Justice, Peace & Integrity of Creation

Missionary Oblates of Mary Immaculate  United States Province

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Spring into Healing Earth Day Celebration May 4th, 2022

By Sr. Maxine Pohlman, SSND, director of La Vista Ecological Learning Center

For fifty-two years, Earth Day has been commemorated on April 22nd since Democratic Senator Gaylord Nelson initiated the event out of his deeply felt concern for our deteriorating environment. Interestingly, he elicited the cooperation of a Republican congressman to be his co-chair. Together they launched an effort that has gained momentum and branched out as its significance deepens during our present climate crisis.

This year our Earth Day celebration took place inside the Buckminster Fuller Dome on the campus of Southern Illinois University in Edwardsville which provided the perfect ambience.  As I looked up at the continents etched into the dome and then around at the participants drumming and dancing underneath, I felt a deep gratitude for being alive, and isn’t that what an Earth Day Celebration should evoke?

Others felt equally moved.  One woman commented, “I felt blessed!  I enjoyed sharing thoughts and memories, catching up with old friends, meeting new ones. And the drumming and dancing was awesome!” Another participant wrote a thank you saying, “What an uplifting blend of celebration, inspiration, education and call to action. It was perfect for the Easter season of hope and renewal!”

This event was offered by the Confluence Climate Collaborative, of which La Vista Ecological Learning Center is a member.  We had just read and discussed the book All We Can Save: Truth Courage, and Solutions for the Climate Crisis, and during the afternoon we shared our favorite quotes, thoughts, and poems. One that especially touched me was by Geneen Marie Haugen: In our time of disturbance and radical change, we are crossing a threshold, a portal, or an unseen bridge from one world to another.  It could be said that the bridge is either collapsing beneath us, or being made as we walk together, in the long twilight hours when one civilization gives way to another.

I truly felt that we were making the bridge together as we shared ourselves during the afternoon.  And being together ignited my hope that one civilization really is giving way to another, to one that believes in solutions to the climate crisis that hear both the cry of Earth and the cry of the poor. I also felt blessed!


Earth Day 2018: End Plastic Pollution April 16th, 2018

“Bring the whole human family together . . . for we know that things can change.”
(Laudato Si’, 13)

International Mother Earth Day or Earth Day, first observed in 1970 is the largest secular observance in the world. According to the United Nations, this observance ‘recognizes a collective responsibility, as called for in the 1992 Rio Declaration, to promote harmony with nature and the Earth to achieve a just balance among the economic, social and environmental needs of present and future generations of humanity.’

This year’s theme, End Plastic Pollution,  is to raise awareness about the exponential growth of plastics now threatening the survival of our planet and to get people involved in this effort.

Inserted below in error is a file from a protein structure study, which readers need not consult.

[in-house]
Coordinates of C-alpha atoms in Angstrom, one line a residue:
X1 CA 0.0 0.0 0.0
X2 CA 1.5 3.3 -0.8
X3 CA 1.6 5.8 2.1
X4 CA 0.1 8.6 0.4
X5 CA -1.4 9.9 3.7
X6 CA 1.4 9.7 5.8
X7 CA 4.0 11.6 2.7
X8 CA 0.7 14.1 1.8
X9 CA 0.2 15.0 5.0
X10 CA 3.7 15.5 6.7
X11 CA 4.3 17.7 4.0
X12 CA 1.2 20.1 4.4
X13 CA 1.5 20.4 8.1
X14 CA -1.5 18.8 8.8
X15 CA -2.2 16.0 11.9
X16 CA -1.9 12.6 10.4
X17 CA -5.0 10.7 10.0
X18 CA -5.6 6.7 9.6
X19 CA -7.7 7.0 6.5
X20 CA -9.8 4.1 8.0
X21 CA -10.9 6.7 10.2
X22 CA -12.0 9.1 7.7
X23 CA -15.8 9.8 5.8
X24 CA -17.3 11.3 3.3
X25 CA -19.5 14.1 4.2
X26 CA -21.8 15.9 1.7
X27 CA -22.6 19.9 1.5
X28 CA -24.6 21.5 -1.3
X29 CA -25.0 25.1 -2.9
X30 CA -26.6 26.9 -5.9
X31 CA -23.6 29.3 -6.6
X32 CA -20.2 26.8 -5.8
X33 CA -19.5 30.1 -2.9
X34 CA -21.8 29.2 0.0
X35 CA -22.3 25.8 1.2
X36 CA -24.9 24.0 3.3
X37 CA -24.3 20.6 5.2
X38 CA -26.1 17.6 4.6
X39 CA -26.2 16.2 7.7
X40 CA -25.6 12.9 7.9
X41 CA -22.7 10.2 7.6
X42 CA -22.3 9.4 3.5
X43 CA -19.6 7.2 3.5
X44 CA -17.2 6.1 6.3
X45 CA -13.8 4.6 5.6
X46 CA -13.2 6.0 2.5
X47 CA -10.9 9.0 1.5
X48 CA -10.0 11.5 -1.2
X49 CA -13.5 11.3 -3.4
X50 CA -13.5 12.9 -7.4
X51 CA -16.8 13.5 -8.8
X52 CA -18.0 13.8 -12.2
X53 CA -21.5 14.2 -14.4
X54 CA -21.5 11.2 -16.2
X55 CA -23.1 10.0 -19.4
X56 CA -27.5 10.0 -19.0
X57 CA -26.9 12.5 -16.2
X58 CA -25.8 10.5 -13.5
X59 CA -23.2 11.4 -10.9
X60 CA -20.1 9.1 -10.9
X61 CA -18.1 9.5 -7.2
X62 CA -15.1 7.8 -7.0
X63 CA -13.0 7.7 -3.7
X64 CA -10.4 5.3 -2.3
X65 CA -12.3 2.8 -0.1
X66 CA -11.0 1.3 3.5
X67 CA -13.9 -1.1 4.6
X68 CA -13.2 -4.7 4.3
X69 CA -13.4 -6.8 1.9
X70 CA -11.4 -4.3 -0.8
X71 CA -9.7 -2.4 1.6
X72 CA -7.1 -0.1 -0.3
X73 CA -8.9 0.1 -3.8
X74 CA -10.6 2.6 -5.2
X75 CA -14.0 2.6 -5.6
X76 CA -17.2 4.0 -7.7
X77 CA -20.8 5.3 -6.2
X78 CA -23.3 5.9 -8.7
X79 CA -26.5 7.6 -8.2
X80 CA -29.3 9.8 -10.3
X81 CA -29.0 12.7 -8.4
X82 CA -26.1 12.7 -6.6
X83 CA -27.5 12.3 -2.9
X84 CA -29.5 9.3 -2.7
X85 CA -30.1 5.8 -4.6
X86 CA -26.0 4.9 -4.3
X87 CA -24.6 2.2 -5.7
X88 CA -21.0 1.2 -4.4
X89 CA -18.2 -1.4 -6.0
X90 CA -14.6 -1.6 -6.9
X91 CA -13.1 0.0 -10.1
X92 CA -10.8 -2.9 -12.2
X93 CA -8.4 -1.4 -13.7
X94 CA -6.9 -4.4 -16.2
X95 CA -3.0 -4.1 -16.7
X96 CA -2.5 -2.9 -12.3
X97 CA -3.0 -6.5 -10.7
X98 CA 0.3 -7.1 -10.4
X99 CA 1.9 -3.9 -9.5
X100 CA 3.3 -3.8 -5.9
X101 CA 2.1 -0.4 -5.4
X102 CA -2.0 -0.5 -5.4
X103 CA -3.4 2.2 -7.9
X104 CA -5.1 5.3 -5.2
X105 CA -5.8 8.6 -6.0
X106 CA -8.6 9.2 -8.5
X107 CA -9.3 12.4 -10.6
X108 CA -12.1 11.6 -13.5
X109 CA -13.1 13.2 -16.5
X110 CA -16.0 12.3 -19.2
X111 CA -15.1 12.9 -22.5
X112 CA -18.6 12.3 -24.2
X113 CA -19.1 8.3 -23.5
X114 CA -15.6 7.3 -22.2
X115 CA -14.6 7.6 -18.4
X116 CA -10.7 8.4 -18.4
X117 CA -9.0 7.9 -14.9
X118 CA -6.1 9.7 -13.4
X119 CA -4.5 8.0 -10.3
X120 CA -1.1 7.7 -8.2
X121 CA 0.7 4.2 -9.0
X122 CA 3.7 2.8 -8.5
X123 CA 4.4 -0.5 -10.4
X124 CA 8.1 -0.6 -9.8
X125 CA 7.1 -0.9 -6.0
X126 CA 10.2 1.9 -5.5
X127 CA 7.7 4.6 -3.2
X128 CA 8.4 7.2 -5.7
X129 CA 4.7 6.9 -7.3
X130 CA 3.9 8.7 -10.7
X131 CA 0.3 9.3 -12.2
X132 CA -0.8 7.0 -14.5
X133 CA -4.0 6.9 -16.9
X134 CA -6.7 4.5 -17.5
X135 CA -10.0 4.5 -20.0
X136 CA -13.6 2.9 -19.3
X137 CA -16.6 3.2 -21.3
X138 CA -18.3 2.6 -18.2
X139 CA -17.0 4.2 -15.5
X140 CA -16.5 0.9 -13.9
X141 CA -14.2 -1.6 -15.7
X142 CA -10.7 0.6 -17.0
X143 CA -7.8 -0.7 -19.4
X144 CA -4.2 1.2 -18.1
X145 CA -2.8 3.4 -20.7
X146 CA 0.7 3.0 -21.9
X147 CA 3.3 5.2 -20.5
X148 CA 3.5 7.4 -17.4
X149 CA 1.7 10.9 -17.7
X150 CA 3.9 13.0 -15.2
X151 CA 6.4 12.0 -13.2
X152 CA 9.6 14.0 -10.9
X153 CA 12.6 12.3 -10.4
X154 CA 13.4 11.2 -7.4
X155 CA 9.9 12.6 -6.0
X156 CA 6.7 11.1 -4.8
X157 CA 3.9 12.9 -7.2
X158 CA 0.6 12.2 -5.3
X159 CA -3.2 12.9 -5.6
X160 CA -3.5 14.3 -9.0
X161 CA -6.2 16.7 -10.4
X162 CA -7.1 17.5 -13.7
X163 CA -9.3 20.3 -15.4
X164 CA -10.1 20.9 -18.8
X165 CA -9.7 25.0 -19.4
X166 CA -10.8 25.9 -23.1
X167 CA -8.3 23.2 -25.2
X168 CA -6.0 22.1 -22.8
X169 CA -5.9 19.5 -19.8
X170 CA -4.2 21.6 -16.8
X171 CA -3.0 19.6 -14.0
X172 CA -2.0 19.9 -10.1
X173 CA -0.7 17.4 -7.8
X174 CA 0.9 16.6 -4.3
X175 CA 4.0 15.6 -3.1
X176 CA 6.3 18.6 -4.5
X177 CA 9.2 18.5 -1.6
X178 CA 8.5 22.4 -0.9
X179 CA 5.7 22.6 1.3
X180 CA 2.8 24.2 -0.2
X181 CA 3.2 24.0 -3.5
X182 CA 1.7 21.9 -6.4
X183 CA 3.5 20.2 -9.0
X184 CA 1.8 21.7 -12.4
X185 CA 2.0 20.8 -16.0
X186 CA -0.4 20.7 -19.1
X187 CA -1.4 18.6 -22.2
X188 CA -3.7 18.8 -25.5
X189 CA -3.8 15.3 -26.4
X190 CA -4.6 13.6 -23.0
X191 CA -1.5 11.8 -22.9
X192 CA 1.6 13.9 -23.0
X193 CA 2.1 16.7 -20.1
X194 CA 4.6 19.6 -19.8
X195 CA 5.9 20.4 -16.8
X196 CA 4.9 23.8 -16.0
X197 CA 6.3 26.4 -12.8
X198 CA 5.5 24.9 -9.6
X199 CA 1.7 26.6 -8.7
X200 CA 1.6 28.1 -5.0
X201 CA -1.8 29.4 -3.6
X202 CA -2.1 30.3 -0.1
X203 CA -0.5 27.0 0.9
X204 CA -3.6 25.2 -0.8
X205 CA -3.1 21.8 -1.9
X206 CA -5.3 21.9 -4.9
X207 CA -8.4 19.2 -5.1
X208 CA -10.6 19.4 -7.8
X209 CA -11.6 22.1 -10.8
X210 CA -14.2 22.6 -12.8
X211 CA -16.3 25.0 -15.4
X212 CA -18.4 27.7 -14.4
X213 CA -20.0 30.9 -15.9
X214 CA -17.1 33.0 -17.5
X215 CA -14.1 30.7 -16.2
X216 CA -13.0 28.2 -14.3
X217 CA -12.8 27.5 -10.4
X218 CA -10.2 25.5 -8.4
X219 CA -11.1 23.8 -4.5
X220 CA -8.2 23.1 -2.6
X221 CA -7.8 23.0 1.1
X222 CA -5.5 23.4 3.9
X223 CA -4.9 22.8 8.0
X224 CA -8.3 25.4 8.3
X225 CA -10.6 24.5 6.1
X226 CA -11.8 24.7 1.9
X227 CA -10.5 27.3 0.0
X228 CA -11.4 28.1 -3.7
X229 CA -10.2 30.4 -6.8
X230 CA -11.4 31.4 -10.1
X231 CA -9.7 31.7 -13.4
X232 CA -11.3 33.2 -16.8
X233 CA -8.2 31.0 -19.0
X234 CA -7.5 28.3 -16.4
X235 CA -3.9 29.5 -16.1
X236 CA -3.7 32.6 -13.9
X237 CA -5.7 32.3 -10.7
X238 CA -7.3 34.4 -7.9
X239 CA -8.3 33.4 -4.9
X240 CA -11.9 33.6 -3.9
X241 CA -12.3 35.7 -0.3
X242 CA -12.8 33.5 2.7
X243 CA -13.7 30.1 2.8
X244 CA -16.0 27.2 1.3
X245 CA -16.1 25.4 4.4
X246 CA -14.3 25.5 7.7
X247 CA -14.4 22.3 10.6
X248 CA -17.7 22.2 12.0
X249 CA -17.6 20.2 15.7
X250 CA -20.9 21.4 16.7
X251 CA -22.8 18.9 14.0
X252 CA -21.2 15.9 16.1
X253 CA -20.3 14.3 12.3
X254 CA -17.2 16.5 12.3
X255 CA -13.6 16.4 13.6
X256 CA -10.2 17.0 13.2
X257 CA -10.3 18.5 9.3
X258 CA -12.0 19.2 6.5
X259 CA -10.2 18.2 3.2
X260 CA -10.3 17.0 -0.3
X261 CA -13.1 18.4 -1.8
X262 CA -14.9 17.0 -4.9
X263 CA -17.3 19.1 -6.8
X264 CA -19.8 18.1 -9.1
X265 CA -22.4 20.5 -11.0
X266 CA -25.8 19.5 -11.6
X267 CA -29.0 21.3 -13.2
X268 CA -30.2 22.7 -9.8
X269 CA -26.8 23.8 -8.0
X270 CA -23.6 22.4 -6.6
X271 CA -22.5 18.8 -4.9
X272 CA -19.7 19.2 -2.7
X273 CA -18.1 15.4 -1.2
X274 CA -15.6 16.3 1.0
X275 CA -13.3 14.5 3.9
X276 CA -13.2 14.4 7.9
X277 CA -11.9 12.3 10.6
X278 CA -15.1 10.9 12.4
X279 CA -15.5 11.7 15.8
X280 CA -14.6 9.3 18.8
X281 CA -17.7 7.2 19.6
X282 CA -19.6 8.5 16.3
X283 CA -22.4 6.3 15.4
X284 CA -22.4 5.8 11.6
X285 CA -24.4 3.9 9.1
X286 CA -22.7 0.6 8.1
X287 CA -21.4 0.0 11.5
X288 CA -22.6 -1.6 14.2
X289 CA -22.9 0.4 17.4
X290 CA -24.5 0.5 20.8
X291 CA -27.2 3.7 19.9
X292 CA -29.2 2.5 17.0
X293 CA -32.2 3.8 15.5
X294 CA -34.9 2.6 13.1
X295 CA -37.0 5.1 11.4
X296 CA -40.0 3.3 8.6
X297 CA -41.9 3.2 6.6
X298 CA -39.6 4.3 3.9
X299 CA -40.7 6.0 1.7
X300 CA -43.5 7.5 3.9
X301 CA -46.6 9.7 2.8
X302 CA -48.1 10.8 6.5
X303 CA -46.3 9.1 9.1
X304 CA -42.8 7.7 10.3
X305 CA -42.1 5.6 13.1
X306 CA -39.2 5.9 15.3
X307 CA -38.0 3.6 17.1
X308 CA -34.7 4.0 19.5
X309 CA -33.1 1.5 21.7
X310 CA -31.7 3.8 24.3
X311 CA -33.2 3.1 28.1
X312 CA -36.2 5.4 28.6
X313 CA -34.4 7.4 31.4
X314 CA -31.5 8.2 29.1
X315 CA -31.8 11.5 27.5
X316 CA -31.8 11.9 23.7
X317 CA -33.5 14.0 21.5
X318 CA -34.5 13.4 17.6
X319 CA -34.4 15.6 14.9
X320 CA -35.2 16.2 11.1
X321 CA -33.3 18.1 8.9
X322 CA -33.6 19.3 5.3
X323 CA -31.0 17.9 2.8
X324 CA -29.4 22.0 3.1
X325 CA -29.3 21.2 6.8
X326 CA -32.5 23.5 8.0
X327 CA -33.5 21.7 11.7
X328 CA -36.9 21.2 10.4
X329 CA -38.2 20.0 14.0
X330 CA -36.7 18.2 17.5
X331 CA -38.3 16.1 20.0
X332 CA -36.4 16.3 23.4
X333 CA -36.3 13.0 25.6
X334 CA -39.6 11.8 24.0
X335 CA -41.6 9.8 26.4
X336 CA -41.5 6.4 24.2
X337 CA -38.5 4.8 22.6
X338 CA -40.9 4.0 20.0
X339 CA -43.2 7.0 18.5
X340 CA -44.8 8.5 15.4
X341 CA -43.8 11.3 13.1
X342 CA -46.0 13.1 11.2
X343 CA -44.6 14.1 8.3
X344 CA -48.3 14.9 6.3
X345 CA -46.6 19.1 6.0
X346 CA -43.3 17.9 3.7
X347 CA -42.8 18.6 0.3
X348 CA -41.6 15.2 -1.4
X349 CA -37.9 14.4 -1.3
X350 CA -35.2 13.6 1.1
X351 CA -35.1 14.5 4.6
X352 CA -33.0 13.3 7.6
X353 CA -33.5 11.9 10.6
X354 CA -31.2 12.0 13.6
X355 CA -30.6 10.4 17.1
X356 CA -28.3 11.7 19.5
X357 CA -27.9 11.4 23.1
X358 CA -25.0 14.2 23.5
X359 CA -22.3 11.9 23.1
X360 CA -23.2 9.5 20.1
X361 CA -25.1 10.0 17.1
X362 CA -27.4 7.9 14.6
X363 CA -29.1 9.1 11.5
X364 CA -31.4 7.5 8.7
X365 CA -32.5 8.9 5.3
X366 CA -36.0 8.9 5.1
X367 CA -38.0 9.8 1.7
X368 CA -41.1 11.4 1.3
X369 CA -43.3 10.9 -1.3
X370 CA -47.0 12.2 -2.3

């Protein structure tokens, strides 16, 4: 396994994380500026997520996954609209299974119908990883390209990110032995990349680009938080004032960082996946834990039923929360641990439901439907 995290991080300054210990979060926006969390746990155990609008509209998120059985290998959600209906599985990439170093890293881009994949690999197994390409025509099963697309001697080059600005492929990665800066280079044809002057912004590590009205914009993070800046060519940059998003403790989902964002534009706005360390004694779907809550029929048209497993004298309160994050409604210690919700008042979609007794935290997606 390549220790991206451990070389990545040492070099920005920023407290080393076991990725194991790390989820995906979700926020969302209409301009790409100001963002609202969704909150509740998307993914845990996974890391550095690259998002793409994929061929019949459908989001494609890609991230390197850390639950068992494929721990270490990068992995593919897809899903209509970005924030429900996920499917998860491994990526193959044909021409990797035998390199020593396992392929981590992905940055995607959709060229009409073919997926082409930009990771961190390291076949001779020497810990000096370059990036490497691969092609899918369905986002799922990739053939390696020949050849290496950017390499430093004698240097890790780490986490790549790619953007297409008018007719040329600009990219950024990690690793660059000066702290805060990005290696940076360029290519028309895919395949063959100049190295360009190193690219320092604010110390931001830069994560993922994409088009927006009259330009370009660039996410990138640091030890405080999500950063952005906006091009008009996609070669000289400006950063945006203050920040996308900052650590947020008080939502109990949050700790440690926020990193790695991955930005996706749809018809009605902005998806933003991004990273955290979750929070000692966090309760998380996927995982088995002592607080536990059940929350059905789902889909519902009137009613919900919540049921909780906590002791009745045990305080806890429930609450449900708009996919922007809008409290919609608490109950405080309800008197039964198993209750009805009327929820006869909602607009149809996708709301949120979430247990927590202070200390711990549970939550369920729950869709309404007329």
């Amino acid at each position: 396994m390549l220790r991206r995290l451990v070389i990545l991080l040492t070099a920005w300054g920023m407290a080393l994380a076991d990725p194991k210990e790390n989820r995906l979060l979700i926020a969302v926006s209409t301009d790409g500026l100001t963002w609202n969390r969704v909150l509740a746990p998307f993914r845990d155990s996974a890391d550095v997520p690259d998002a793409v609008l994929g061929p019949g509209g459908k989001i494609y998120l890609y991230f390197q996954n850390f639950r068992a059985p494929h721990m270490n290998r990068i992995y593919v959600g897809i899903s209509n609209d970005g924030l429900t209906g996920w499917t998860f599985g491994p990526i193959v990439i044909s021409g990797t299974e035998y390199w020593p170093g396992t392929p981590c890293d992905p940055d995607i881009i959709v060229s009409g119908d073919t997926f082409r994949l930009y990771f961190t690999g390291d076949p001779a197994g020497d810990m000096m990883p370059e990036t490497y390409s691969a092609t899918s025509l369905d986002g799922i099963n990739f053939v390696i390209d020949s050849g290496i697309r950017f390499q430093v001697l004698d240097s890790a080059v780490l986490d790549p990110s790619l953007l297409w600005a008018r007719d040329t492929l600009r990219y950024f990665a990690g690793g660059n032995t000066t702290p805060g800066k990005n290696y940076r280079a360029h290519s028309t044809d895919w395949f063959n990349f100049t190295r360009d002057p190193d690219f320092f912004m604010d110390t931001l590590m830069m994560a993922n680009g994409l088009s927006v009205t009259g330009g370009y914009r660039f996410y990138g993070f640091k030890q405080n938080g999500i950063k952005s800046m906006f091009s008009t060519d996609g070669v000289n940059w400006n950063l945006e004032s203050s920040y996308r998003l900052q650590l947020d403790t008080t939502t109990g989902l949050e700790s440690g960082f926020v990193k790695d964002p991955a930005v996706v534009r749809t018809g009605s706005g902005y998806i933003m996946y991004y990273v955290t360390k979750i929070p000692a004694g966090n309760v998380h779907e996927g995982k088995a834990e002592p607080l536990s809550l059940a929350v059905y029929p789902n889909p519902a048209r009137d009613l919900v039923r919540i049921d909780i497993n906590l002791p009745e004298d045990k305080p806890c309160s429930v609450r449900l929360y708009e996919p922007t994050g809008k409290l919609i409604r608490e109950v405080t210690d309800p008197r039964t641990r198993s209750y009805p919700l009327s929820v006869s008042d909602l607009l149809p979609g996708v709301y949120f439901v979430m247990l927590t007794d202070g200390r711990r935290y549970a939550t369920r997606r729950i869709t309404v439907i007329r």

All week you can find Climate Action activities by visiting the Faith Climate Action Week website.

Want to learn more about plastic waste? Read this article: Where does your plastic waste go? 

Watch a video by the Catholic Climate Covenant Reducing Plastic Waste and Moving Beyond a Throwaway Culture

Take personal responsibility to end Plastic Pollution 

Read more about the issue and find more resources at these links:

Catholic Climate Covenant

UN International Mother Earth Day 22 April

Earth Day Network

Catholic Health Association


Earth Day Reflection
Ours is a planet filled with wonder. It was only a few decades ago that for the first time in history, thanks to groundbreaking advances in technology, humans were able to view planet earth from space. In the eighties a spacecraft called Voyager captured an image of our solar system from 11,100,000,000 miles away, depicting it as a tiny grain of sand so tiny it was barely detectable. Yet there it was, that planet we call home, not only beautiful but filled with wonder, a home that provides all we need to live: oxygen, water, food, etc.

Looking at these images it is hard not to be moved with admiration, respect and amazement. It should make us feel privileged to inhabit this earthly place given to us by God. We now know there are not only trillions of planets in the universe but trillions of galaxies out there. Yet, as far as we know, not even one other is brimming with life like ours. This makes our home Mother Earth and us very unique and special.

What should our response be to such a gift from God, such a blessing? How are we to treat and care for our common home, for one another, and all living things that share this space? What comes to mind when we reflect on these questions? This: have we been mindful and grateful enough for the blessing of this beautiful home? On Earth Day 2018 let us experience, enjoy and thank God for Creation.

Earth Day 2016: Emphasis on Trees and Forests Worldwide April 20th, 2016

Earth Day 2016: Emphasis on Trees and Forests Worldwide

earthday2016The first Earth Day was observed 46 years ago on April 22, 1970. It is the largest civic observance in the world, with millions of school children, teachers, and ordinary citizens participating in educational, civic and outdoor activities. The highlight of this year’s observance is the official signing ceremony for the Paris Climate Agreement. In December 2015 192 countries of the world adopted the agreement in Paris, France. In a symbolic gesture, the United Nations Secretary General Ban Ki-moon has invited every nation to officially sign the agreement this Earth Day, April 22nd, 2016, at the UN headquarters in New York.